Quimper ware for collectors' cottages

February 20, 1994|By Karol V. Menzie | Karol V. Menzie,Sun Staff Writer

It's instantly recognizable, this form of glazed pottery from Brittany, in the northwest part of France. The cream background with its mustard, tangerine, moss-green and blue decoration clearly says it was made in one of the two factories in Quimper that have been turning it out for several hundred years.

And it's instantly appealing, somehow: It's partly the softly glowing colors, partly the cheerful peasant figures that adorn so many pieces, partly the variety of decoration -- from simple and primitive to intensively decorated, from single figures to crowds to florals to geometrics -- partly the huge variety of shapes -- fluted plates and chargers, pitchers, cup and bowls, snuff boxes, bagpipe-shaped servers, ladies' powder boxes, place-card holders, condiment carriers, swans and sabots (wooden shoes), knife rests, butter dishes, bells, figural candle holders.

"There's something about the coziness and charm of it that draws people in," says Lynn Brull, a Baltimore collector who also deals in decorative antique accessories for private clients. "I collect a lot of different things, but I can just sit and look at this. It's very pleasant to live with."

Ms. Brull will be displaying samples of Quimper (pronounced kam-PEAR) at this year's Hunt Valley Antiques Show Friday, Saturday and Sunday at Marriott's Hunt Valley Inn, Interstate 83 and Shawan Road. There will be several dozen dealers from around the country with items for sale, including mostly formal American and English antique furniture, clocks, and Oriental rugs. Ms. Brull's Quimper display will include some molds and pieces representative of different styles.

Quimper is still there, and the faience, or earthenware, factories are still turning out Quimper, often using the old molds, Ms. Brull says. Newer Quimper has a more porcelain-like glaze that makes it easily distinguishable from older ware. Because the older pottery is somewhat porous, few examples remain from the earliest days of production. Most of the pieces that can be found today date from the late 19th and early 20th centuries, Ms. Brull says.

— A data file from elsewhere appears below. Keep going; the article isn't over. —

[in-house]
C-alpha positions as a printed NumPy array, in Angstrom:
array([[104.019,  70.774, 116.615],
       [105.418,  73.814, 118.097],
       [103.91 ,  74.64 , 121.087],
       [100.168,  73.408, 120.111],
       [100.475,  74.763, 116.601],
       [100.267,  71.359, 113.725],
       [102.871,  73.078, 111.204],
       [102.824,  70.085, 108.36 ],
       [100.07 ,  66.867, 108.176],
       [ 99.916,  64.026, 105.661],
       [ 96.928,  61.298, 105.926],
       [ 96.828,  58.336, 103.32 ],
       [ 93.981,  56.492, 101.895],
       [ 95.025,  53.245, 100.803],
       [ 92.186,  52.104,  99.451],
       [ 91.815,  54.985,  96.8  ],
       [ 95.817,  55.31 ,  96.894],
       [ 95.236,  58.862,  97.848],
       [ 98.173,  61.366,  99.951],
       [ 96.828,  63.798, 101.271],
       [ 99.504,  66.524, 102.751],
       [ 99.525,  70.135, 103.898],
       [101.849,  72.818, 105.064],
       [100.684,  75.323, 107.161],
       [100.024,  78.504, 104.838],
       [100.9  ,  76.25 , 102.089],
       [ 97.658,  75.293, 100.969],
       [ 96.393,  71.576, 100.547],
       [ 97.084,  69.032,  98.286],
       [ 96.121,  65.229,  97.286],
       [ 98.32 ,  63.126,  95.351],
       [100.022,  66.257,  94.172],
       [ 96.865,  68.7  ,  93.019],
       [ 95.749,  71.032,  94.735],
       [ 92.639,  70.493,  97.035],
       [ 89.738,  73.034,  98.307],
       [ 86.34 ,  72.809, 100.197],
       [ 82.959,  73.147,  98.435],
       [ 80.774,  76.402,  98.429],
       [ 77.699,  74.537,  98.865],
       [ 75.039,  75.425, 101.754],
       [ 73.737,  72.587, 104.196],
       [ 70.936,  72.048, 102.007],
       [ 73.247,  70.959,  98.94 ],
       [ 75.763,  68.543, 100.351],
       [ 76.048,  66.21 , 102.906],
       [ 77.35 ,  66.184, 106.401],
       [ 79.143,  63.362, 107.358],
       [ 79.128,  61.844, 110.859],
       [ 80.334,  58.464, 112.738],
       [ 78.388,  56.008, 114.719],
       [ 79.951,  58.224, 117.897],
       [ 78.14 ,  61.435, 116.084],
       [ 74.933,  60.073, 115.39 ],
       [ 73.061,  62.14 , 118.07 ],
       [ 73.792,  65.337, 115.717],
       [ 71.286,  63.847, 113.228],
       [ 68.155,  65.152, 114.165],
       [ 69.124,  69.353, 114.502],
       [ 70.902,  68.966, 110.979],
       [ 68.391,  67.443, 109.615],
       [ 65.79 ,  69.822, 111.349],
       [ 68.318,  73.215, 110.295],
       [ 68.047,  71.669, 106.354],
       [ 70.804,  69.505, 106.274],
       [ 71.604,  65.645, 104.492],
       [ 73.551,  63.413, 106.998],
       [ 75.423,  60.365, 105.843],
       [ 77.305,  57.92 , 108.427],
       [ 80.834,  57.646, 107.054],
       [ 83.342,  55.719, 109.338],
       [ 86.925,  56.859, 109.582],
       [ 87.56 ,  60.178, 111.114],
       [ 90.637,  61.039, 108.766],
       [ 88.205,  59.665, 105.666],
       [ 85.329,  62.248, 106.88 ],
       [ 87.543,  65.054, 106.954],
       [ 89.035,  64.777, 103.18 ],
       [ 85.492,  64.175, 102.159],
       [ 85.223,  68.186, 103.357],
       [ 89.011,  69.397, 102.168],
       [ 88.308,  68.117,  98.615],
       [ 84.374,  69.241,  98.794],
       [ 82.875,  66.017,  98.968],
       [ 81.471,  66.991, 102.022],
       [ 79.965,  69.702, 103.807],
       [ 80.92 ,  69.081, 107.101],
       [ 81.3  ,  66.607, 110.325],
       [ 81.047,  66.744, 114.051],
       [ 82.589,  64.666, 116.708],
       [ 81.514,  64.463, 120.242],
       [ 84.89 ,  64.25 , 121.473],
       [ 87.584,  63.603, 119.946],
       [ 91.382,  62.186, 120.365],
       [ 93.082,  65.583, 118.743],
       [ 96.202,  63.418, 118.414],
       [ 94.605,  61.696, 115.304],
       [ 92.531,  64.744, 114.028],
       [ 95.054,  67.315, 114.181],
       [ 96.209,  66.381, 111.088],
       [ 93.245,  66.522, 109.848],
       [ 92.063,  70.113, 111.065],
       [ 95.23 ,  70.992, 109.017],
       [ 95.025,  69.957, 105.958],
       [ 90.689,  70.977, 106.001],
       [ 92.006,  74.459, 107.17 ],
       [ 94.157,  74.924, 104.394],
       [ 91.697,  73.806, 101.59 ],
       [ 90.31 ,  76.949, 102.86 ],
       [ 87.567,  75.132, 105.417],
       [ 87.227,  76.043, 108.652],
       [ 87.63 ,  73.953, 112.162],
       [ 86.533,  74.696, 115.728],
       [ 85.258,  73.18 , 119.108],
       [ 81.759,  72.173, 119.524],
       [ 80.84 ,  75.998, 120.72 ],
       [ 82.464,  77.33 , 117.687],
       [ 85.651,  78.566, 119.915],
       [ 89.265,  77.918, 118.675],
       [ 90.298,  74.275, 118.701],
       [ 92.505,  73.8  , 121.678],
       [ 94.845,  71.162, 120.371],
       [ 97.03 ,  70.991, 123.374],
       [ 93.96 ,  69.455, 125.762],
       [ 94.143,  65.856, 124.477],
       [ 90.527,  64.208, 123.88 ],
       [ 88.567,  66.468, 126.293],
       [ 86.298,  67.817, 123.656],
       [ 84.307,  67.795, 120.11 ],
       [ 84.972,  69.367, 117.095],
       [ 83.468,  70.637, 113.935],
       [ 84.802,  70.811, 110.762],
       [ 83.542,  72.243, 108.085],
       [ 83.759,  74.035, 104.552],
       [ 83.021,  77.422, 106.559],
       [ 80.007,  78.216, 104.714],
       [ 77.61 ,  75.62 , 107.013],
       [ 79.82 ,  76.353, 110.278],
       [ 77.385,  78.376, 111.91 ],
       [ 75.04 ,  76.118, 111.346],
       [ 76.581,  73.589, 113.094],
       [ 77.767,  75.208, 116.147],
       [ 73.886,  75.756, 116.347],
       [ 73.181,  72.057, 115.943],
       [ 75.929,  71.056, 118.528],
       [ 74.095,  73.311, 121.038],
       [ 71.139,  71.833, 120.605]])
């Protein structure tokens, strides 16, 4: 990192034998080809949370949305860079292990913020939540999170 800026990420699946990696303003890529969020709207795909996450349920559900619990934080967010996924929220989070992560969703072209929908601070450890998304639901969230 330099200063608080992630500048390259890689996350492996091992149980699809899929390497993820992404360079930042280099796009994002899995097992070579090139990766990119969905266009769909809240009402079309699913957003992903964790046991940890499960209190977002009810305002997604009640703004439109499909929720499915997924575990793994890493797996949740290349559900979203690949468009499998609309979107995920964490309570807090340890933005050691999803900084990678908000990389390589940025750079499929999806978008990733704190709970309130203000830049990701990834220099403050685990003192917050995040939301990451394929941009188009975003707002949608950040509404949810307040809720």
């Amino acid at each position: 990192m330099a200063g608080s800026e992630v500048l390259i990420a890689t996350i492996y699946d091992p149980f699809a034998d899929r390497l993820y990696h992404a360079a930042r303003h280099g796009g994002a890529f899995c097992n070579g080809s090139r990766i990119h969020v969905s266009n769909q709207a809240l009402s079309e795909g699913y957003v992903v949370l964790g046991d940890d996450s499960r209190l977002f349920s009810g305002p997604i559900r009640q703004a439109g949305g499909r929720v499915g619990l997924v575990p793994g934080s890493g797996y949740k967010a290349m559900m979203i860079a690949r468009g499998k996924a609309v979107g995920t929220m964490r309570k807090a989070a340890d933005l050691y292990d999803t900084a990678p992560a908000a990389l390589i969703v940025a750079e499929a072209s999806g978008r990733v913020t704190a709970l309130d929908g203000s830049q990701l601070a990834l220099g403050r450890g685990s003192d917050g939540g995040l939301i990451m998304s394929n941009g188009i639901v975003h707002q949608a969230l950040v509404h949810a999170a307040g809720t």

"It was peasant pottery," Ms. Brull says, "and most of the pieces were for everyday usage. They had a lot of things to do with meal-eating -- pitchers and egg cups, cups and saucers, plates. But then they also did some very unusual pieces. They did barbers' bowls, they did bells, they did a lot of vases, covered dishes, they did a lot of wall pockets that were put on walls to hold flowers, they did figurals, tea tiles, napkin rings -- almost anything you can think of."

Ms. Brull has been collecting Quimper for 16 years. "I found some pieces in an antique shop at the beach, and nobody really knew anything about them. They just had a very charming, country look. There was only one article at the time written about the Quimper, and a lot of the information was misinformation. It took me a while to start meeting some people who really knew about Quimper and who were very nice about sharing their information. I just started talking to dealers, and later on there were some books published about Quimper that were a big help."

She uses a few pieces, but mostly, she says, "it's gotten very hard to find, and too expensive" to be subjected to everyday use.

Ms. Brull finds her Quimper in France; she makes a couple of trips a year, bringing back pieces carefully chosen for her collector clients. "I travel all over," she says. "I often have better luck outside Brittany than in Brittany. You really don't know where you'll find it. I go to as many places as I can." Especially since the French tricentennial celebration was held in Quimper in 1990, she says, Quimper ware has had greater value for the French. "Quimper is really in demand. A lot of the dealers that used to buy it can no longer find it."

So she tries not to limit her hunt. "I use that philosophy when I'm here and when I'm in Europe. I found a wonderful platter and six plates at a tiny antiques show in Towson."

Prices for Quimper can start as low as $25 to $50 for a small object. The earliest Quimper was not marked; later pieces were labeled with initials of one of the factories where it was produced, or even later, with other identifying names. There are other forms of French faience; some of them similar to Quimper. It takes courage to buy the unmarked pieces, Ms. Brull says, but you can train your eye to pick up the characteristics that make each piece special.

Ms. Brull works with designers and by appointment with private clients, helping them bring rooms alive with collections and decorative objects. Quimper, she says, is an especially versatile collectible.

"It seems to work in a lot of different kinds of homes with a lot of varieties of styles. I have some collectors who have a much more formal home, but they find a niche in their home for the Quimper, and it certainly works very well in a country kind of decor. It's just very pleasing to look at and very easy to live with."

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